Monday, March 12, 2012

ParisWells Ave

This weekend was the seasons first race weekend in the Boston area.  I passed on racing Saturday down in Plymouth, MA, choosing rather to ride locally with some friends in Concord.  On my way over  there I saw these two horses on hind legs kicking the tar out of each other like boxers.  I've never seen anything like that in person so I pulled over to get picture but they stopped just as I lifted my droid. You can see a hoof marks on the painted's neck. The black one bit onto my sleeve (when I looked away).  I had to land a short hay-maker on his snout to get loose.

Anyway, I got to the ride and thought about these horses as I watched the feisty body language of some of the the riders as we rolled out. Within a few miles there was some definite passive aggression flying around, mostly in the pulls that were too hard and race(y) the gutter stuff and this set a tone that just swelled to a full on race mode over the next couple of hours.  By the end it was a Japanese Keirin.  Not exactly what I was looking for? but that's how the group rides go once in a while.  Like the horses, I think we were just feeling some spring fever. 

Sunday was the Wells Ave race in Newton, MA.  Wells is as hard or as easy as you want to make it and that's what makes it such a popular deal.  That having been said, it's really hard to win at Wells because everyone knows all of it's nuances.  Many really good racer's current pro's included, have never won Wells.  That isn't to say winning Wells is their goal, per say, but they've raced it a bunch and never won it.  I'm not sure what that says exactly, but it says something?  Wells is especially competitive this time of year and most especially this particular year.  Our super mild winter has allowed everyone to train a bunch; much more than usual, and has produced a regional pool of guys that are race fast in March.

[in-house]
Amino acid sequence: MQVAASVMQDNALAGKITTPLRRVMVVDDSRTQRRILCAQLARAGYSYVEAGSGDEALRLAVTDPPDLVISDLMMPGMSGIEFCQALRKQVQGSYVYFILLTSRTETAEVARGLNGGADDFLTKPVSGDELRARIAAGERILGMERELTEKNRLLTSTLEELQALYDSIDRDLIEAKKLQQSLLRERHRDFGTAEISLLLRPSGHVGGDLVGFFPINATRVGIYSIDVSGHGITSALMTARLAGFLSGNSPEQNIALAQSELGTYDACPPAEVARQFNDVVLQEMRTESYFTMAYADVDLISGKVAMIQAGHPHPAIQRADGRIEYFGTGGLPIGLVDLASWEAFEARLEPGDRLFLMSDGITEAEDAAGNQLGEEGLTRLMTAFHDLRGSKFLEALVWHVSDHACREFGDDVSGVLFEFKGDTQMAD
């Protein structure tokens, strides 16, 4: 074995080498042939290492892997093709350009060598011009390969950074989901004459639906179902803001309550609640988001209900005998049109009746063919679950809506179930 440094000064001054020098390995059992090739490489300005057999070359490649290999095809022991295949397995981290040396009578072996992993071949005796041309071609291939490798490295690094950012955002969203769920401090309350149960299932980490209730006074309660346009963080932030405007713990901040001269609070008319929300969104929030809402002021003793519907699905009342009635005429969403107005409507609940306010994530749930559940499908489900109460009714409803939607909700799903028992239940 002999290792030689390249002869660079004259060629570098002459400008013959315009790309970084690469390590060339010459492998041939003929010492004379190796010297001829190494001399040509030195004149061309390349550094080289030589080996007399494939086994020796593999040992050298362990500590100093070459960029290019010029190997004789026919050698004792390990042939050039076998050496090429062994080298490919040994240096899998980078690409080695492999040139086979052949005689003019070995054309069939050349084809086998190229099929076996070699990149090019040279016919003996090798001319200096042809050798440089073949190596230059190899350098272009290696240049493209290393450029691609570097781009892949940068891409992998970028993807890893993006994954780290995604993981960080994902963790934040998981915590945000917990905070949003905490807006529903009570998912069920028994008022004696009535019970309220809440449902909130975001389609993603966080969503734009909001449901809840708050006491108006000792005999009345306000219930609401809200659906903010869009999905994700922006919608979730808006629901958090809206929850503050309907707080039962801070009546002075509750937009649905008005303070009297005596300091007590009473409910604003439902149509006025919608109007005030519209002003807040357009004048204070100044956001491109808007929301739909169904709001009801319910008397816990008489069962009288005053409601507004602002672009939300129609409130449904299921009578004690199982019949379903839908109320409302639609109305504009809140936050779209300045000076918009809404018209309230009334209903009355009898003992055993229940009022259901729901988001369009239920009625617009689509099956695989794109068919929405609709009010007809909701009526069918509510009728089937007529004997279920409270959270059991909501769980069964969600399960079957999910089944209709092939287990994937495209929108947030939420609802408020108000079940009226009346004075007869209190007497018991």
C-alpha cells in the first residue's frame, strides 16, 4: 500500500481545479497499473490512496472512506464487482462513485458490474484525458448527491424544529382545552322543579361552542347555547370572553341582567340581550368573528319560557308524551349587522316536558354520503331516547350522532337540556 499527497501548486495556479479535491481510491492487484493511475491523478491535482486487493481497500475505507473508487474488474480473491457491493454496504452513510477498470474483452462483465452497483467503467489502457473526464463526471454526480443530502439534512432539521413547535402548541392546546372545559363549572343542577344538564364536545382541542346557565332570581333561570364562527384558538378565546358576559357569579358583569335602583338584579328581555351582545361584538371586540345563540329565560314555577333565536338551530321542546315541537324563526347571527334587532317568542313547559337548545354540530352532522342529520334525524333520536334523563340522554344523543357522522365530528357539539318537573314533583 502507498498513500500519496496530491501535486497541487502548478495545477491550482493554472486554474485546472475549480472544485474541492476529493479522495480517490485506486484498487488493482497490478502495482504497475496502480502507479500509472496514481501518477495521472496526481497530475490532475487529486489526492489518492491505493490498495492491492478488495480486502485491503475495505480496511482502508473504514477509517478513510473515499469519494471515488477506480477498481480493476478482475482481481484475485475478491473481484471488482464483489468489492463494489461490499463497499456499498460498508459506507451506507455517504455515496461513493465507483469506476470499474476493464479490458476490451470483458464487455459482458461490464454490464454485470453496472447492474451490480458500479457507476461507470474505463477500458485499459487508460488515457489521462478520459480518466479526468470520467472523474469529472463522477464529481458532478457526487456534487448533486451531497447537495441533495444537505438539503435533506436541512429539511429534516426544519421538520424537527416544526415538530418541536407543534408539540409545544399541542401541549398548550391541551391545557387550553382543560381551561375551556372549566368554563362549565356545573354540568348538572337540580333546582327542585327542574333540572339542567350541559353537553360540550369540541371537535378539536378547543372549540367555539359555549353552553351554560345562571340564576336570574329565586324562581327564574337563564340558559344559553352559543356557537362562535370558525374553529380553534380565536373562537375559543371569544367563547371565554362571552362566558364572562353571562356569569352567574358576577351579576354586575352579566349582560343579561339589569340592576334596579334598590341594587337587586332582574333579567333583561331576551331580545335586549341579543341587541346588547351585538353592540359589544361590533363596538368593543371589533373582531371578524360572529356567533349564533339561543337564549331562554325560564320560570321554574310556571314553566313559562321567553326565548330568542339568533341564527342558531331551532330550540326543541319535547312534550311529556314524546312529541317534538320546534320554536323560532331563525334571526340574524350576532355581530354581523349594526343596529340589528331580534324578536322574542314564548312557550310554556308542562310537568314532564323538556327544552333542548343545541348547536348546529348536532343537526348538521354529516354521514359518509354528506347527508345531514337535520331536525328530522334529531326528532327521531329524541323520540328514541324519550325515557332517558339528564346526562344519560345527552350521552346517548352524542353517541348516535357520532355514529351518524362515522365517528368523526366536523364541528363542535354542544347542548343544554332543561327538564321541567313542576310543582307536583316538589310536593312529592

The weather yesterday was pretty nice. A little windy and about 45-50 degrees.  A lot of guys were there, maybe 80 in the A race.  The A race is mostly cat 1-2. The Pro's are off racing their scheduled stuff but many of the better regional amateurs were there.  I knew it was going to be a heated affair.  I warmed up laps with my bud Jon Lowenstein & Mark McCormack his Team Clifbar team-mate. Jon has been doing Wells since high school, some 20 years ago and commented, 'this is going to be a fast one'.  Mark knows a thing or two about racing too and said 'this is exciting, you can sense everyone's enthusiasm'. That's gentleman speak for 'people are amped & its going be a fckn throw down' ...and it was.  There was a lot of animated racing but it came down to a field sprint.  A fit Frankie McCormack lead it out.  Brother Mark won, I was second, Matt Cressy, riding for a new team Velocite Cycling was third, Patrick Goguen, Team CF forth and I think fifth went to Peter Bell MetLife Cycling?

After the race I headed to Panara Bread for some coffee with a couple friends, Team Embrocation riders Josh Gunn and Colin Murphy.  Colin is a good sprinter.  I think he got squeezed out in the final 350 meters but still got top 7.  It was good to hang with these guys afterwards and swop stories.  The ritual cafe thing has becomes more enjoyable to me year to year.  I suspect that in a few more years, it may be all that I will do in the racing scene.  Josh is a big dude and strong racer.  He trains and races with a power meter.  He said he was pushing 550 watts to move up the side of the pack just to get to the front of the race. That's a lot of effort.  I heard some other guy sort of boast a little bit that the race was super easy because he averaged just 180 watts sitting in, which, given his smaller stature, the dynamic's of Wells generally and the wind-cover of 80 guys around him is about right too.

Peace & roll strong